(However, there are rare and sane voices in the Indian media too. Some of them recently slammed the government for rushing into the unfolding Maldives drama, in which New Delhi has probably ended up embracing a pro-Islamist government while dumping a secular leader who celebrated South Asia’s multicultural heritage.)

 

Finally, let me lean on history to frame Israel and Iran in a context that largely eludes our media. Israel and Iran have a longer history of camaraderie than their present rivalry allows us to see.

 

While the Shah of Iran was a close ally of Israel, the ayatollahs have shown amazing finesse in dealing with the alleged enemy state. There would be no Iran-Contra affair had Israel not been ready to sell weapons clandestinely to Tehran.

 

Why shouldn’t the bonhomie come back? That’s why, as Portia decreed, let’s not jump to quick conclusions. There’s nothing to lose in simply observing, silently, like others.

 

JAWED NAQVI is Dawn’s correspondent in Delhi.

 

 

More articles by:

CounterPunch Magazine

minimag-edit

bernie-the-sandernistas-cover-344x550

zen economics

June 22, 2017
Jason Hirthler
Invisible Empire Beneath the Radar, Above Suspicion
Ken Levy
Sorry, But It’s Entirely the Right’s Fault
John Laforge
Fukushima’s Radiation Will Poison Food “for Decades,” Study Finds
Ann Garrison
Jeremy Corbyn, the Labour Party, and the UK’s Socialist Surge
Phillip Doe
Big Oil in the Rocky Mountain State: the Overwhelming Tawdriness of Government in Colorado
Howard Lisnoff
The Spiritual Death of Ongoing War
Stephen Cooper
Civilized, Constitution-Loving Californians Will Continue Capital Punishment Fight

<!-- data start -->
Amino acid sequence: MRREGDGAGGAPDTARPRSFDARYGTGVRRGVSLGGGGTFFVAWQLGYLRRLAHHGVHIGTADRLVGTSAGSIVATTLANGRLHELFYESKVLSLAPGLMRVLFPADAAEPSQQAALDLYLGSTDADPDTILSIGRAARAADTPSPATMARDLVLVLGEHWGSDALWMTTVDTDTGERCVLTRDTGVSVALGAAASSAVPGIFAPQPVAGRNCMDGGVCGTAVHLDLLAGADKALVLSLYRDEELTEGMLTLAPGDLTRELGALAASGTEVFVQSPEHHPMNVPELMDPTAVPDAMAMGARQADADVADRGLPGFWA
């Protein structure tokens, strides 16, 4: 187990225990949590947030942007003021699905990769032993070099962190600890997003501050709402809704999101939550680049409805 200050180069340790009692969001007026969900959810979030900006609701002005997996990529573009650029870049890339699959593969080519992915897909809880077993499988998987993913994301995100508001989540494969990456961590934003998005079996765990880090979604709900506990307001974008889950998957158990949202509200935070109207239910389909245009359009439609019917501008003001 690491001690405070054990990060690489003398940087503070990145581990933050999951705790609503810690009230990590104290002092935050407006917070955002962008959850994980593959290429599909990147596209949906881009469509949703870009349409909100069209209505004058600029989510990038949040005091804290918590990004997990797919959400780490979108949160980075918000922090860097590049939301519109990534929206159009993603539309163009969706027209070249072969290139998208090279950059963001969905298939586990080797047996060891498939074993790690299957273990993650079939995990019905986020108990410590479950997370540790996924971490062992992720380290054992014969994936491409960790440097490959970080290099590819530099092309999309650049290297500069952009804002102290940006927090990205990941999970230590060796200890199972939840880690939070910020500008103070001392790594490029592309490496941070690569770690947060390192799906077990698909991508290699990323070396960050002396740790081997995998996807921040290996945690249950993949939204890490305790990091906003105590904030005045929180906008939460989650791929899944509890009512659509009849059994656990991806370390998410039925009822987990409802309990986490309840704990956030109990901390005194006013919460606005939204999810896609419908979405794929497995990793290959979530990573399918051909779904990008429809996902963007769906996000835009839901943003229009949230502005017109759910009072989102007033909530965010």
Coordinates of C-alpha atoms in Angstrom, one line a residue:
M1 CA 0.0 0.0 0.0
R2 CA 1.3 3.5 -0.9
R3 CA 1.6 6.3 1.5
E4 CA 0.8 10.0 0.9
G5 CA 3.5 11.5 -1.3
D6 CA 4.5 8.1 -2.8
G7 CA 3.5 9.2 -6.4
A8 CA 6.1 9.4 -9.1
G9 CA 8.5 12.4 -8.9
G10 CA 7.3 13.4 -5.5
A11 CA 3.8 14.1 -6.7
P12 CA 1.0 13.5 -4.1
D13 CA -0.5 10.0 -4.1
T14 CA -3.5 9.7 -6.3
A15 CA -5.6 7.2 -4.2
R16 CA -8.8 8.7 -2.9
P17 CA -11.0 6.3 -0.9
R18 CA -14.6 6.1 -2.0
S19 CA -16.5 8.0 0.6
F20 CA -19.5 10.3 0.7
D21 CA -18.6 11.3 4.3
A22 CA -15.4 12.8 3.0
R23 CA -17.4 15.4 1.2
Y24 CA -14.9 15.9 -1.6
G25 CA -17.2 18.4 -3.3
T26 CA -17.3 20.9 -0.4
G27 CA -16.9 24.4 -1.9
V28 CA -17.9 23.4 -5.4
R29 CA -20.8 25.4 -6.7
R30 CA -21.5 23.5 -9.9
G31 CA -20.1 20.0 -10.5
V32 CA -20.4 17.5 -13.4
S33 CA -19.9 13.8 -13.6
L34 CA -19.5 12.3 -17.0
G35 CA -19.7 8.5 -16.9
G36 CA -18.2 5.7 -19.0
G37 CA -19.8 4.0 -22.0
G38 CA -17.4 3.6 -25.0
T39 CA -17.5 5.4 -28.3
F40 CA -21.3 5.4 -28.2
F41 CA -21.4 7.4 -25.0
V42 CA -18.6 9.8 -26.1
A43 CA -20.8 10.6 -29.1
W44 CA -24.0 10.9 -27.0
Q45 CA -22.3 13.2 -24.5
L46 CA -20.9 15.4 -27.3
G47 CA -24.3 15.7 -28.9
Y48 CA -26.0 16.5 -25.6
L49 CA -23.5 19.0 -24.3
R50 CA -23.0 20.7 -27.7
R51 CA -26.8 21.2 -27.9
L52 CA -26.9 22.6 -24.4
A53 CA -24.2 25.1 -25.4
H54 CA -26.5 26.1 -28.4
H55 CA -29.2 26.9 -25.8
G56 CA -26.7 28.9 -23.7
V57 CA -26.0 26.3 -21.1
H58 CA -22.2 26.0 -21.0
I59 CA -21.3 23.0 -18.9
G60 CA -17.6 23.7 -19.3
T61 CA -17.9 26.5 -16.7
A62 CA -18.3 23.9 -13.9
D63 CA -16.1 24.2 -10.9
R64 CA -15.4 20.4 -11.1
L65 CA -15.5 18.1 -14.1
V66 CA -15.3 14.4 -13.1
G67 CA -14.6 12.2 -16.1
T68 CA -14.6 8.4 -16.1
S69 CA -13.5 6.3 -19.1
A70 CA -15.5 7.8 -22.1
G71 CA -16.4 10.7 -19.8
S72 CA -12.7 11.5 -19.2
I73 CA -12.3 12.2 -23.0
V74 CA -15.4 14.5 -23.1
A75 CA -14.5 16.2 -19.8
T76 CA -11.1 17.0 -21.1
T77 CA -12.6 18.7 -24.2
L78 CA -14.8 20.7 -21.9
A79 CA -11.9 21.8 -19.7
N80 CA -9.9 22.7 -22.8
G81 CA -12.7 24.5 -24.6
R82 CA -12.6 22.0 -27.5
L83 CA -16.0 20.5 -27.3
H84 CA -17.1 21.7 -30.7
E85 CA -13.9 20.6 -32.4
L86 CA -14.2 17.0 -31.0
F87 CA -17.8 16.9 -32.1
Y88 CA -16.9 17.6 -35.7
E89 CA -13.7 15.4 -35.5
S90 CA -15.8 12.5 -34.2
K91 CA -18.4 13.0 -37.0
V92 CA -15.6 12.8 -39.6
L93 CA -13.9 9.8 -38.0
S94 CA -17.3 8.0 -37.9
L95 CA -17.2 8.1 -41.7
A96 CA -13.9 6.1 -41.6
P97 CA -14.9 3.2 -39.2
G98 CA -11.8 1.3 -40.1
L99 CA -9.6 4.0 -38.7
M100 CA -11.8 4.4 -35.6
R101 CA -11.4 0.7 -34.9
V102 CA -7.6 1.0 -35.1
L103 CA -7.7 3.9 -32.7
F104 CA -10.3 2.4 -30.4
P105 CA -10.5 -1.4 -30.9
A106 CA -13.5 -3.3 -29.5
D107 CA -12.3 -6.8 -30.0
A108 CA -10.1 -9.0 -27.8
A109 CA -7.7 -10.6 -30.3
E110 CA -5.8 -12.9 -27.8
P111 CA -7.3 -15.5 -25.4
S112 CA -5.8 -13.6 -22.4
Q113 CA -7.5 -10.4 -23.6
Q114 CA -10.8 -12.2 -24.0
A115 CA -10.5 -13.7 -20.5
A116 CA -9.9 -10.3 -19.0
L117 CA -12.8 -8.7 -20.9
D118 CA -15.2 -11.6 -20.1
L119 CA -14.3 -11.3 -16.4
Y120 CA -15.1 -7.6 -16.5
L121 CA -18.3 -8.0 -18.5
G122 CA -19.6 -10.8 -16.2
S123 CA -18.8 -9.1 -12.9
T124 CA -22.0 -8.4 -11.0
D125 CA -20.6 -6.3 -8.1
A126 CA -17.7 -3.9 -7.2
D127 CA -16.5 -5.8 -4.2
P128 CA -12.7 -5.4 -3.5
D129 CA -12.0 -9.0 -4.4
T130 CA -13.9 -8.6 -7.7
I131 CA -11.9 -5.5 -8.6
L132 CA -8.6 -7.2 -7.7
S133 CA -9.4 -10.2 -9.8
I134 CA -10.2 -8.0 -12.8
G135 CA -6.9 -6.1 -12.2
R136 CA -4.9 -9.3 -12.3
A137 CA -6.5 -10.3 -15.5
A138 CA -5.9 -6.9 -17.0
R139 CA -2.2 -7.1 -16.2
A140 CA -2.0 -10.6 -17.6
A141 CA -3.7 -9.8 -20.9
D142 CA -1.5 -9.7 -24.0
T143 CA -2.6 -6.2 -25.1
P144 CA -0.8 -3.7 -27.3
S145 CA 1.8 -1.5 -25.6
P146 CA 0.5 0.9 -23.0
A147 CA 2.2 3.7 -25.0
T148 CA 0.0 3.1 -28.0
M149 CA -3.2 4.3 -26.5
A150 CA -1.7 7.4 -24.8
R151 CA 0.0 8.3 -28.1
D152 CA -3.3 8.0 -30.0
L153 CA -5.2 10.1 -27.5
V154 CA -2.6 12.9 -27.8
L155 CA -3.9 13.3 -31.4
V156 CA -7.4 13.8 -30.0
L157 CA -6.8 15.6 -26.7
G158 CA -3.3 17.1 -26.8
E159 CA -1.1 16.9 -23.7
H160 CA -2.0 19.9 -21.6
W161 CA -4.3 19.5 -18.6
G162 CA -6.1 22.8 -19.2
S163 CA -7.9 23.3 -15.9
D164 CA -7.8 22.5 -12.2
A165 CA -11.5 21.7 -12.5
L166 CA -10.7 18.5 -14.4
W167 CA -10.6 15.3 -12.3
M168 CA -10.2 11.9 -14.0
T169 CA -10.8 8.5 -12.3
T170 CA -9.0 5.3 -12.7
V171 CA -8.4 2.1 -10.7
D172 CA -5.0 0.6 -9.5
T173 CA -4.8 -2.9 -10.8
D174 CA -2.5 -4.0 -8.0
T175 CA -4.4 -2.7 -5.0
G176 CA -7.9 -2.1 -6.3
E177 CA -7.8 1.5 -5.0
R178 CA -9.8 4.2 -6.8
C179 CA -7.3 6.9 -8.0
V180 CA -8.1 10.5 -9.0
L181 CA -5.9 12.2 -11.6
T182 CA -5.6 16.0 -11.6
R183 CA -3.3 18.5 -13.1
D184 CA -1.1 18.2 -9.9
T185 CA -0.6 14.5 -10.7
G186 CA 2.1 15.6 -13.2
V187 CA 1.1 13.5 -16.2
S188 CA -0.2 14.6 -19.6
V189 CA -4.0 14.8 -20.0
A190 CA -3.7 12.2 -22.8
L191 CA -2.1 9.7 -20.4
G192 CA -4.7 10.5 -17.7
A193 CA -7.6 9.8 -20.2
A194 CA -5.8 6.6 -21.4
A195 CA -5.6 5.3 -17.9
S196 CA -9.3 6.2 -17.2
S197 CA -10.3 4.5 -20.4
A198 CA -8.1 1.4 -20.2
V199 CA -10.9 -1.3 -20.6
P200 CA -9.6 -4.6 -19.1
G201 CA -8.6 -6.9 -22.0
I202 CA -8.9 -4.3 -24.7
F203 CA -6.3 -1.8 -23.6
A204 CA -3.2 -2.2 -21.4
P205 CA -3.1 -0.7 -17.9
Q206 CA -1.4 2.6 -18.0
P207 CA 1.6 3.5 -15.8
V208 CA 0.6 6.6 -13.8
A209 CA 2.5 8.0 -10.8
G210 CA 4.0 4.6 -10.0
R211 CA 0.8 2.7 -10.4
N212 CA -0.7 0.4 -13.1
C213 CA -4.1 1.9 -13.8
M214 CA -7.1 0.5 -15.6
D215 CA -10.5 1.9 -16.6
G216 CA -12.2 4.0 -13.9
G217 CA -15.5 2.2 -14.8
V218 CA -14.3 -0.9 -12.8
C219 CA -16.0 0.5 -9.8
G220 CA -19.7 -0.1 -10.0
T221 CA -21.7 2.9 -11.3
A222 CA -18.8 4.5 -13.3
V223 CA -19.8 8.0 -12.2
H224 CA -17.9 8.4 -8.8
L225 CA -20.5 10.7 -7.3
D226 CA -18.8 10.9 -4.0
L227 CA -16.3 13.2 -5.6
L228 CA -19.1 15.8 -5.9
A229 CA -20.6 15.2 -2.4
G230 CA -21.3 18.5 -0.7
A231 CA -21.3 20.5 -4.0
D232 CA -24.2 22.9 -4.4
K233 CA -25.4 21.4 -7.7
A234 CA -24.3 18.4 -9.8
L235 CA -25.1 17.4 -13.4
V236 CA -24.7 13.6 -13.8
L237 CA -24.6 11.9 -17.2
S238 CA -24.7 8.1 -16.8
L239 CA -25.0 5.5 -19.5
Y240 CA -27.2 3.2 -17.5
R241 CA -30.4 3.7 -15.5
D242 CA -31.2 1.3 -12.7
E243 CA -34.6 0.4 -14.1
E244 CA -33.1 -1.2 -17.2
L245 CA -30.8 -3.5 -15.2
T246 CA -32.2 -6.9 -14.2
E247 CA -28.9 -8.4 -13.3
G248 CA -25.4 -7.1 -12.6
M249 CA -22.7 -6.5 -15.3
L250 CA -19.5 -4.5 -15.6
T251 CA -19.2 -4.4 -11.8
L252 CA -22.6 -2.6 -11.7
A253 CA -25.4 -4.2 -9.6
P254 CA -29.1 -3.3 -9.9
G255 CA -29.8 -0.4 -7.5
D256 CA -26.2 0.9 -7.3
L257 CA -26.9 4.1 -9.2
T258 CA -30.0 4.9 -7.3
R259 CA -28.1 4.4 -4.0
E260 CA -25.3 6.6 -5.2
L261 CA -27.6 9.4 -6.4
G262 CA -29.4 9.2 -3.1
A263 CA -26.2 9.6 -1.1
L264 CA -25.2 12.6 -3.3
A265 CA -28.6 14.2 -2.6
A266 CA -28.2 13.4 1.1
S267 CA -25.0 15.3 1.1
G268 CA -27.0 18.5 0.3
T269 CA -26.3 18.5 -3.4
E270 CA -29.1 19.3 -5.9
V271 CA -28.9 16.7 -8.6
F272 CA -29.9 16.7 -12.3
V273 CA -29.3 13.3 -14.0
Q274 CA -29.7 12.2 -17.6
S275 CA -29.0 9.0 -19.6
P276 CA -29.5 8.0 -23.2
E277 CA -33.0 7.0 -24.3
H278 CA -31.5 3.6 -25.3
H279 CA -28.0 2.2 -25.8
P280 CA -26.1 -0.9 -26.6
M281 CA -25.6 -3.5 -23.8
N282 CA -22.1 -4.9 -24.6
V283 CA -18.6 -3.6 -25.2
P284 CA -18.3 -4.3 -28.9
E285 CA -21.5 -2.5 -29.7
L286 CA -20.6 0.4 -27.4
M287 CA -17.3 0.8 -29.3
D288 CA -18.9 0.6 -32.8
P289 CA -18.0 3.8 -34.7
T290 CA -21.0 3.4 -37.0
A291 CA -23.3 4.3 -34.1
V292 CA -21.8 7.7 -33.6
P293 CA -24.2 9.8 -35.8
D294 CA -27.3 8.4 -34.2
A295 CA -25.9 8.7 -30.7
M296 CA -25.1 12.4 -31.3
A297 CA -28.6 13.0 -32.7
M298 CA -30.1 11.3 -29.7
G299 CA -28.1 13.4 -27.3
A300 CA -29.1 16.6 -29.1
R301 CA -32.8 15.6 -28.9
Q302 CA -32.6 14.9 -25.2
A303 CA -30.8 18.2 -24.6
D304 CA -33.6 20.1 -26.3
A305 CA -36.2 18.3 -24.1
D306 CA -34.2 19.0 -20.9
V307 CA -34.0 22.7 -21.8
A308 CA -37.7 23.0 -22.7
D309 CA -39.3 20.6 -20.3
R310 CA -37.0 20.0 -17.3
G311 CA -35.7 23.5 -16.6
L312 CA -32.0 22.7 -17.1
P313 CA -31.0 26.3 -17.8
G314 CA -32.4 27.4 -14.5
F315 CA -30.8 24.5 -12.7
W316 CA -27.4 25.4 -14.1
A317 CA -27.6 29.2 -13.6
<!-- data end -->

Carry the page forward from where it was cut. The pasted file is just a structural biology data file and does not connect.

Bruno Rodríguez Parrilla
Cuba Will Not Bow to Trump’s Threats
Ramzy Baroud
Israel vs. the United Nations: The Nikki Haley Doctrine
Tyler Wilch
The Political Theology of US Drone Warfare
Colin Todhunter
A Grain of Truth: RCEP and the Corporate Hijack of Indian Agriculture
Robert Koehler
When the Detainee is American…
Jeff Berg
Our No Trump Contract
Faiza Shaheen
London Fire Fuels Movement to Challenge Inequality in UK
Rob Seimetz
Sorry I Am Not Sorry: A Letter From Millennials to Baby Boomers
June 21, 2017
Jim Kavanagh
Resist This: the United States is at War With Syria
James Ridgeway
Good Agent, Bad Agent: Robert Mueller and 9-11
Diana Johnstone
The Single Party French State … as the Majority of Voters Abstain
Ted Rall
Democrats Want to Lose the 2020 Election
Kathy Kelly
“Would You Like a Drink of Water?” Please Ask a Yemeni Child
Russell Mokhiber
Sen. Joe Manchin Says “No” to Single-Payer, While Lindsay Graham Floats Single-Payer for Sick People
Ralph Nader
Closing Democracy’s Doors Until the People Open Them
Binoy Kampmark
Barclays in Hot Water: The Qatar Connection
Jesse Jackson
Trump Ratchets Up the Use of Guns, Bombs, Troops, and Insults
N.D. Jayaprakash
No More Con Games: Abolish Nuclear Weapons Now! (Part Four)
David Busch
The Kingdom of Pence–and His League of Flaming Demons–is Upon Us
Stephen Cooper
How John Steinbeck’s “In Dubious Battle” Helps Us Navigate Social Discord
Madis Senner
The Roots of America’s Identity and Our Political Divide are Buried Deep in the Land
June 20, 2017
Ajamu Baraka
The Body Count Rises in the U.S. War Against Black People
Gary Leupp
Russia’s Calm, But Firm, Response to the US Shooting Down a Syrian Fighter Jet
Maxim Nikolenko
Beating Oliver Stone: the Media’s Spin on the Putin Interviews
Michael J. Sainato
Philando Castile and the Self Righteous Cloak of White Privilege
John W. Whitehead
The Militarized Police State Opens Fire
Peter Crowley
The Groundhog Days of Terrorism
Norman Solomon
Behind the Media Surge Against Bernie Sanders
Pauline Murphy
Friedrich Engels: a Tourist In Ireland
David Swanson
The Unifying Force of War Abolition
Louisa Willcox
Senators Bernie Sanders, Cory Booker, Tom Udall Back Tribes in Grizzly Fight
John Stanton
Mass Incarceration, Prison Labor in the United States
Robert Fisk
Did Trump Denounce Qatar Over Failed Business Deals?
Medea Benjamin
America Will Regret Helping Saudi Arabia Bomb Yemen
Brian Addison
Los Angeles County Data Shows Startling Surge in Youth, Latino Homelessness
Native News Online
Betraying Indian Country: How Grizzly Delisting Exposes Trump and Zinke’s Assault on Tribal Sovereignty and Treaty Rights
Stephen Martin
A Tragic Inferno in London Reflects the Terrorism of the Global Free Market
Debadityo Sinha
Think Like a River
FacebookTwitterGoogle+RedditEmail